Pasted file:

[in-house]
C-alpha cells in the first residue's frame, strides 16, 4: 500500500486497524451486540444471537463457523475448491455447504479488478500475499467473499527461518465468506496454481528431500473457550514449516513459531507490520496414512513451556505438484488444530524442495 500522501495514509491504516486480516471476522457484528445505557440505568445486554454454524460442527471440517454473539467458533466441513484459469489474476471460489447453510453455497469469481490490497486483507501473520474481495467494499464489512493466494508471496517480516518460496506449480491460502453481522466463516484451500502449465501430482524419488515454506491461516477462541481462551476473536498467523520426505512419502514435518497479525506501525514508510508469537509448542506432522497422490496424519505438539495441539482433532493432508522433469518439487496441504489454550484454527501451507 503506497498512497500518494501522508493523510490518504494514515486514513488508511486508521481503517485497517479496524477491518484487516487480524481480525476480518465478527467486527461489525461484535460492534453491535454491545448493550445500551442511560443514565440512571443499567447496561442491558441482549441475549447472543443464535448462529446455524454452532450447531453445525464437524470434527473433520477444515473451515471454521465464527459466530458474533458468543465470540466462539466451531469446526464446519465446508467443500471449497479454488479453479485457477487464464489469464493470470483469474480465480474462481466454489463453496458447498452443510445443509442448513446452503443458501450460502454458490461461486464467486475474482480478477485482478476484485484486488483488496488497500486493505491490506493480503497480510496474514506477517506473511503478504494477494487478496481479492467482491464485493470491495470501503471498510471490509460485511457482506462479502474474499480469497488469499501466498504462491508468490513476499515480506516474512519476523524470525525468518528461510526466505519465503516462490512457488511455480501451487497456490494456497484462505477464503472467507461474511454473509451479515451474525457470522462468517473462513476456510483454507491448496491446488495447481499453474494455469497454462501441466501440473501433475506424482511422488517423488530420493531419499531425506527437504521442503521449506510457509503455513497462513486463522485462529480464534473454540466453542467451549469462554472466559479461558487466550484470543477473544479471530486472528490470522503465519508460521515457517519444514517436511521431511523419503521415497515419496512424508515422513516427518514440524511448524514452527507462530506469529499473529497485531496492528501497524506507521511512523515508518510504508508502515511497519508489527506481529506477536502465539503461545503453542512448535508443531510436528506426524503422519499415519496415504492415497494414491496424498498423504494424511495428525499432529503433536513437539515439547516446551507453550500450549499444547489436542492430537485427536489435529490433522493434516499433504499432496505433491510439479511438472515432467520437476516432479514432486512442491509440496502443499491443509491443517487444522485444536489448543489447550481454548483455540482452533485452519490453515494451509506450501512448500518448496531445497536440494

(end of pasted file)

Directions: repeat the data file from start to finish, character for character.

[in-house]
C-alpha cells in the first residue's frame, strides 16, 4: 500500500486497524451486540444471537463457523475448491455447504479488478500475499467473499527461518465468506496454481528431500473457550514449516513459531507490520496414512513451556505438484488444530524442495 500522501495514509491504516486480516471476522457484528445505557440505568445486554454454524460442527471440517454473539467458533466441513484459469489474476471460489447453510453455497469469481490490497486483507501473520474481495467494499464489512493466494508471496517480516518460496506449480491460502453481522466463516484451500502449465501430482524419488515454506491461516477462541481462551476473536498467523520426505512419502514435518497479525506501525514508510508469537509448542506432522497422490496424519505438539495441539482433532493432508522433469518439487496441504489454550484454527501451507 503506497498512497500518494501522508493523510490518504494514515486514513488508511486508521481503517485497517479496524477491518484487516487480524481480525476480518465478527467486527461489525461484535460492534453491535454491545448493550445500551442511560443514565440512571443499567447496561442491558441482549441475549447472543443464535448462529446455524454452532450447531453445525464437524470434527473433520477444515473451515471454521465464527459466530458474533458468543465470540466462539466451531469446526464446519465446508467443500471449497479454488479453479485457477487464464489469464493470470483469474480465480474462481466454489463453496458447498452443510445443509442448513446452503443458501450460502454458490461461486464467486475474482480478477485482478476484485484486488483488496488497500486493505491490506493480503497480510496474514506477517506473511503478504494477494487478496481479492467482491464485493470491495470501503471498510471490509460485511457482506462479502474474499480469497488469499501466498504462491508468490513476499515480506516474512519476523524470525525468518528461510526466505519465503516462490512457488511455480501451487497456490494456497484462505477464503472467507461474511454473509451479515451474525457470522462468517473462513476456510483454507491448496491446488495447481499453474494455469497454462501441466501440473501433475506424482511422488517423488530420493531419499531425506527437504521442503521449506510457509503455513497462513486463522485462529480464534473454540466453542467451549469462554472466559479461558487466550484470543477473544479471530486472528490470522503465519508460521515457517519444514517436511521431511523419503521415497515419496512424508515422513516427518514440524511448524514452527507462530506469529499473529497485531496492528501497524506507521511512523515508518510504508508502515511497519508489527506481529506477536502465539503461545503453542512448535508443531510436528506426524503422519499415519496415504492415497494414491496424498498423504494424511495428525499432529503433536513437539515439547516446551507453550500450549499444547489436542492430537485427536489435529490433522493434516499433504499432496505433491510439479511438472515432467520437476516432479514432486512442491509440496502443499491443509491443517487444522485444536489448543489447550481454548483455540482452533485452519490453515494451509506450501512448500518448496531445497536440494